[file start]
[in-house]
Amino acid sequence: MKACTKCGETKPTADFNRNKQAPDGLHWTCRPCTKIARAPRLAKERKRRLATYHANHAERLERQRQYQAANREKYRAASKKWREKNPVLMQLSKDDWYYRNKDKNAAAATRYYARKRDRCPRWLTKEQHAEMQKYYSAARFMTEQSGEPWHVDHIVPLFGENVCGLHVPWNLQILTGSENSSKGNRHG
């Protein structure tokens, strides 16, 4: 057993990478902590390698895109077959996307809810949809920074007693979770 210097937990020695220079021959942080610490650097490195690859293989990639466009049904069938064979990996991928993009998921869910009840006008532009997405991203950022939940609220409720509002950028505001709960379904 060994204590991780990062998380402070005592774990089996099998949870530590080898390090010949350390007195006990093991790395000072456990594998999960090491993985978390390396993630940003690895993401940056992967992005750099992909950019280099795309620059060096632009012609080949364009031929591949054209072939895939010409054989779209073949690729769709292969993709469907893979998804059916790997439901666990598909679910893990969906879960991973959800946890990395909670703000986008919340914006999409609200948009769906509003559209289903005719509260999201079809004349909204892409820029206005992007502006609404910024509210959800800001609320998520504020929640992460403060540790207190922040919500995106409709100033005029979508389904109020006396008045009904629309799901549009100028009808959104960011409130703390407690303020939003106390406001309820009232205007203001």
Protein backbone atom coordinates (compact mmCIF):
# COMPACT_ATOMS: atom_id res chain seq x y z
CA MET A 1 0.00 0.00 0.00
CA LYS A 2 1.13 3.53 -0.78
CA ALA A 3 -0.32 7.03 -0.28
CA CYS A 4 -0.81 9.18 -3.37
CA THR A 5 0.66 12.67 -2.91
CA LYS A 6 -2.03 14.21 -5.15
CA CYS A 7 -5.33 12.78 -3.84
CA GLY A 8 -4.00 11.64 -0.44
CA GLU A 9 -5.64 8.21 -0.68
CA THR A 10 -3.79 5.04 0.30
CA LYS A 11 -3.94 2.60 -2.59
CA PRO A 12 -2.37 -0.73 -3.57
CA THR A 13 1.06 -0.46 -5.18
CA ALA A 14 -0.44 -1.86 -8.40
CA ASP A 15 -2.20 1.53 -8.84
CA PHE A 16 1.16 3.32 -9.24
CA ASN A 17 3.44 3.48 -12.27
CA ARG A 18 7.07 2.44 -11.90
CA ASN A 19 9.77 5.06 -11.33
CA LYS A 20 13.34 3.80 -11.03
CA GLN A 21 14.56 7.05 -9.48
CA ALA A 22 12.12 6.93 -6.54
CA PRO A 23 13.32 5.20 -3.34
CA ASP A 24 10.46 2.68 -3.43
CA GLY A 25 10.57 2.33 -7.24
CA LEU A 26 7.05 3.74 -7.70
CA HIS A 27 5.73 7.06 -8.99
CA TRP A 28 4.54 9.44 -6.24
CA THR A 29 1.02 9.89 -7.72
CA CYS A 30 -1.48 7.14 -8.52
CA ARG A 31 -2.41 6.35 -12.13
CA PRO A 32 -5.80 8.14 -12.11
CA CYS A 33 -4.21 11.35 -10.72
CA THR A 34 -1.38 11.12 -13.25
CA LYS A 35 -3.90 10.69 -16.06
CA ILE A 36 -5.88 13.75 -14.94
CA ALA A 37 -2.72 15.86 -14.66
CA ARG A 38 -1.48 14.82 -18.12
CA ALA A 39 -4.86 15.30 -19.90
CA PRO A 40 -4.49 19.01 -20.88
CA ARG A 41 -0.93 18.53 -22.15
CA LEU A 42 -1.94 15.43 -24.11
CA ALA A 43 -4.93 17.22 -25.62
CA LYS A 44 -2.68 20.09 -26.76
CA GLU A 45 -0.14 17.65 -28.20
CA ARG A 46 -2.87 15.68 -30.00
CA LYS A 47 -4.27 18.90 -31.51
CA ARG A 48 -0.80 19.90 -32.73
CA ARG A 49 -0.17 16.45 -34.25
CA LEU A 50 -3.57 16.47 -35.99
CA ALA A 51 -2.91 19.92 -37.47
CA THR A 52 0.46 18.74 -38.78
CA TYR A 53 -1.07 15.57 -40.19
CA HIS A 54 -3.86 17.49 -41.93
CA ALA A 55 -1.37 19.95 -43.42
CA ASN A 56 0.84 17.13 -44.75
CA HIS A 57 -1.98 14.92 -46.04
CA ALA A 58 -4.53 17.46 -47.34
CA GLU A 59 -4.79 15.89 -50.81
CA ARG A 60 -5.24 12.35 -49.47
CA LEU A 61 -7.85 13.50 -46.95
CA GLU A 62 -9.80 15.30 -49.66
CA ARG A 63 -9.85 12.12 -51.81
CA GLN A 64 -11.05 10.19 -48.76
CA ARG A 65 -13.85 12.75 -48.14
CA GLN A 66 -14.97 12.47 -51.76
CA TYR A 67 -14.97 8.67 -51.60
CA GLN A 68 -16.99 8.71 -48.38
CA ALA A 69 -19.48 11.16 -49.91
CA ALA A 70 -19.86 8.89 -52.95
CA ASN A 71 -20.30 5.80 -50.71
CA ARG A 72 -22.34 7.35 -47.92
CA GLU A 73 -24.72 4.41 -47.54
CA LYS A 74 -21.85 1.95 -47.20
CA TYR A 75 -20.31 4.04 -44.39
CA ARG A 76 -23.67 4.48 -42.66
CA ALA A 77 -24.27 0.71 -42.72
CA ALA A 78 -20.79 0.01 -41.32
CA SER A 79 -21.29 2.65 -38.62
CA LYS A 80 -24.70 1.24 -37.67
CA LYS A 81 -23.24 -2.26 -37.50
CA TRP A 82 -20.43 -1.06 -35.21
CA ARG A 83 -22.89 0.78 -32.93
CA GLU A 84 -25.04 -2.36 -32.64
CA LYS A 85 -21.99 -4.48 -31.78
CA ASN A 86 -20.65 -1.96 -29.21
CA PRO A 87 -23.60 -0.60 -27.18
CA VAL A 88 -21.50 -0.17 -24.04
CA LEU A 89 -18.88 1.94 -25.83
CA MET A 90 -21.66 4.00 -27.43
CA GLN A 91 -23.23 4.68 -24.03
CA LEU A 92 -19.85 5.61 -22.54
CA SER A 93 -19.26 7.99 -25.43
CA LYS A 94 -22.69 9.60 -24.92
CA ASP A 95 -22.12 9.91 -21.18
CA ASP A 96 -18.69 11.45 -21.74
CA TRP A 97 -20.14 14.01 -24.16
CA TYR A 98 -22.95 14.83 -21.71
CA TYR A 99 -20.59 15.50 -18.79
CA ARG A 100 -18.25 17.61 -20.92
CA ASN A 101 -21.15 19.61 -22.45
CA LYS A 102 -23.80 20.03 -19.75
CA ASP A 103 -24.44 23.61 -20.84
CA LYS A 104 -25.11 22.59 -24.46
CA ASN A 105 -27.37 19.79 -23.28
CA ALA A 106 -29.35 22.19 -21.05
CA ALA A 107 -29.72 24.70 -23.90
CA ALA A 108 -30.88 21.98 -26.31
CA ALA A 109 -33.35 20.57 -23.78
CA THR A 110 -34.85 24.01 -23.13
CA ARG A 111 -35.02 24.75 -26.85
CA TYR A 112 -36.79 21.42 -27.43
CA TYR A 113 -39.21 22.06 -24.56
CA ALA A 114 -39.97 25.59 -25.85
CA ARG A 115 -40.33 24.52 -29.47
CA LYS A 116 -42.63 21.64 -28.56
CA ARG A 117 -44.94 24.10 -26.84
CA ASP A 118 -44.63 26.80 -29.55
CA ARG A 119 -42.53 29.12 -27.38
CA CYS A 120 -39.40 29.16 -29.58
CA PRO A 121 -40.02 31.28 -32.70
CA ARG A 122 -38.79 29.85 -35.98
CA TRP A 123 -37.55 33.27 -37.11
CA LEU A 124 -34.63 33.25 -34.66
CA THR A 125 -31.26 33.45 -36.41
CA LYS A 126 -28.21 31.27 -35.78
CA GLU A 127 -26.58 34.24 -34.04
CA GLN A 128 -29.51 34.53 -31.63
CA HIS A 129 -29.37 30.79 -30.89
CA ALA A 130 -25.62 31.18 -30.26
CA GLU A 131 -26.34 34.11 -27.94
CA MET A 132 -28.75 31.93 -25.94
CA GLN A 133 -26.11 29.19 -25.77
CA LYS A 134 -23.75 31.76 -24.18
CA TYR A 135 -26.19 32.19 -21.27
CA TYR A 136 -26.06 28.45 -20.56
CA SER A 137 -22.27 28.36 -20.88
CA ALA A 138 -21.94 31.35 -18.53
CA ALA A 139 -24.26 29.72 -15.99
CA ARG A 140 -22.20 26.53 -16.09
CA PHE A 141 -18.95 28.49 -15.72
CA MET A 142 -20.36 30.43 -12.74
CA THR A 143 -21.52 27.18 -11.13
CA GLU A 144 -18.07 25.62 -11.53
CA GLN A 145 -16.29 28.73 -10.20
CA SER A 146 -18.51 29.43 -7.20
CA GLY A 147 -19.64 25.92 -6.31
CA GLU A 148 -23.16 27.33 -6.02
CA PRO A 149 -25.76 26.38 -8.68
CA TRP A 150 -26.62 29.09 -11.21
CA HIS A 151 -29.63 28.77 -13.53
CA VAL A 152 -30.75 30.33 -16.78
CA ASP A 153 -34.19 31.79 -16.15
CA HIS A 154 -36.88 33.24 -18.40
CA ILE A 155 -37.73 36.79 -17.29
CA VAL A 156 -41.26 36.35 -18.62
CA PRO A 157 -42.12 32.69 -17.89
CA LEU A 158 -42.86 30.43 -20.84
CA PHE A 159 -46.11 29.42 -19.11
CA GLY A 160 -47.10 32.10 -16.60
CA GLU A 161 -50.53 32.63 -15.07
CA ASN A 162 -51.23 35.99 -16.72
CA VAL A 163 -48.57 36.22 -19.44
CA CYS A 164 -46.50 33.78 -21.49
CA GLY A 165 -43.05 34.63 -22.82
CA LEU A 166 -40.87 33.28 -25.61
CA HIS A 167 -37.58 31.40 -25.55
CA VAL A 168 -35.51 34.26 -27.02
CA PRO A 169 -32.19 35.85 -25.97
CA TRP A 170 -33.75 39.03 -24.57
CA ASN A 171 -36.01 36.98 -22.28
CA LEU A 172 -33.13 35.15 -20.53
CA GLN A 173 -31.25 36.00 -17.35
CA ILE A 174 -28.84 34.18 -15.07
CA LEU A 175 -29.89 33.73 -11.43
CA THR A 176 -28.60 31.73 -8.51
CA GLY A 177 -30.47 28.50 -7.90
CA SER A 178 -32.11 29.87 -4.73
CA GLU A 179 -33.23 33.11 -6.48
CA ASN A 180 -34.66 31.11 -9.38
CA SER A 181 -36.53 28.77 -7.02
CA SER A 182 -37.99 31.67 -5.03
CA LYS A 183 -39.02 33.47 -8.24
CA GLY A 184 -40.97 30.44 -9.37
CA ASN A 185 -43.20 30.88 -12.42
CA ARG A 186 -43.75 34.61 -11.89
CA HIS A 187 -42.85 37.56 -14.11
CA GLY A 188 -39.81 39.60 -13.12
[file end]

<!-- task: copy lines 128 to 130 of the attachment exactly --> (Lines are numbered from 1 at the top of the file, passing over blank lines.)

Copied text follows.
CA TRP A 123 -37.55 33.27 -37.11
CA LEU A 124 -34.63 33.25 -34.66
CA THR A 125 -31.26 33.45 -36.41